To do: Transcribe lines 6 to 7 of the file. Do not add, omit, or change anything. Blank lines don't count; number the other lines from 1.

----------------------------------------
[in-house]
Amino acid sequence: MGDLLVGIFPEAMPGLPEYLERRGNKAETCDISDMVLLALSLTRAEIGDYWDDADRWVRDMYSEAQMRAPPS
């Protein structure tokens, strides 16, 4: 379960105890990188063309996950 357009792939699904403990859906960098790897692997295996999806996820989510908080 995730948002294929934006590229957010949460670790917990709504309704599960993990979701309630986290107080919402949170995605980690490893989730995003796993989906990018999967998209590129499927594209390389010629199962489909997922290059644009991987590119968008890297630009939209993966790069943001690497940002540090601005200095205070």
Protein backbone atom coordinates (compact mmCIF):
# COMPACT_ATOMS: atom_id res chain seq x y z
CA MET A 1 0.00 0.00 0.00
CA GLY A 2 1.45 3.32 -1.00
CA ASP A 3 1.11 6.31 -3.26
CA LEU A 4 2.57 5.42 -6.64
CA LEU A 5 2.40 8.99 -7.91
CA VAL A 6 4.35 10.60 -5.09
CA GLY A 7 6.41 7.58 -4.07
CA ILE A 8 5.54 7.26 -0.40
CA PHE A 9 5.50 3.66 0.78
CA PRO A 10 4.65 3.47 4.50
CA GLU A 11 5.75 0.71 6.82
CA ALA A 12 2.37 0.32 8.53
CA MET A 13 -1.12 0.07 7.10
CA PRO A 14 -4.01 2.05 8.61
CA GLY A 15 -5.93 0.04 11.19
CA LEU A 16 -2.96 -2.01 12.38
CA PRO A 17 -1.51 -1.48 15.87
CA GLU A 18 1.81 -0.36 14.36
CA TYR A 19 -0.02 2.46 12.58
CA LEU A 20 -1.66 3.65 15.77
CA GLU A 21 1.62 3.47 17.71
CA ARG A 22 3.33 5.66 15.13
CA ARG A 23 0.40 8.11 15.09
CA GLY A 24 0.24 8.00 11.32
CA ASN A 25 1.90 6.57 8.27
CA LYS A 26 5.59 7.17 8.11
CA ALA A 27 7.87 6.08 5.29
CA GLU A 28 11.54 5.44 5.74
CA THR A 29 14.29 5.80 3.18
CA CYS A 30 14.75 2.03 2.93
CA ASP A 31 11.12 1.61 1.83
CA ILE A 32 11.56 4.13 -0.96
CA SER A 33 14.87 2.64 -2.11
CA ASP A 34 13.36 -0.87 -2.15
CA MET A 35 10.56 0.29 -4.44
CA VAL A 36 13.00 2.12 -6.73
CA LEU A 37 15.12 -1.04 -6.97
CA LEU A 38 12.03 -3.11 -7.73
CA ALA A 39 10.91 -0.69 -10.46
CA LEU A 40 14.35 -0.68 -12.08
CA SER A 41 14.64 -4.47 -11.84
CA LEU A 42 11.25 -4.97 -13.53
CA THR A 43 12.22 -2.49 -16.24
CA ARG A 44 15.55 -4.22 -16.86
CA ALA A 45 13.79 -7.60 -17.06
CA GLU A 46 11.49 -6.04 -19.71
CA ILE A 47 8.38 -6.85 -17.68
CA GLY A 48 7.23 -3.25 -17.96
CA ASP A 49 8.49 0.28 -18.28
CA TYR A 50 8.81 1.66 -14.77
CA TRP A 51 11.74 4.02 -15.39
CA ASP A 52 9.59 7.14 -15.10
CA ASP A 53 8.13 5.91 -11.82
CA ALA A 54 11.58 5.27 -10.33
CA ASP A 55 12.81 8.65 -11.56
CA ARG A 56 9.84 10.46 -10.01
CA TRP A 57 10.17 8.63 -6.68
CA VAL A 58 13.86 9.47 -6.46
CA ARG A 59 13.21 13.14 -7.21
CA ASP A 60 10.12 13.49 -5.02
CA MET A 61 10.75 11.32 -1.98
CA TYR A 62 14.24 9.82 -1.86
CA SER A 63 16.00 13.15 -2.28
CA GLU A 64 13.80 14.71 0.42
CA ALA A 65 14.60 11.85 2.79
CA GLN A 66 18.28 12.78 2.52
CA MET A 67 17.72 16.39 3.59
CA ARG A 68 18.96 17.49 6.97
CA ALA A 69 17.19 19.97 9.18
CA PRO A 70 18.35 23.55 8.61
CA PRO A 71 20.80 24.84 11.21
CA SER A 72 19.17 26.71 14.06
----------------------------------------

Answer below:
CA MET A 1 0.00 0.00 0.00
CA GLY A 2 1.45 3.32 -1.00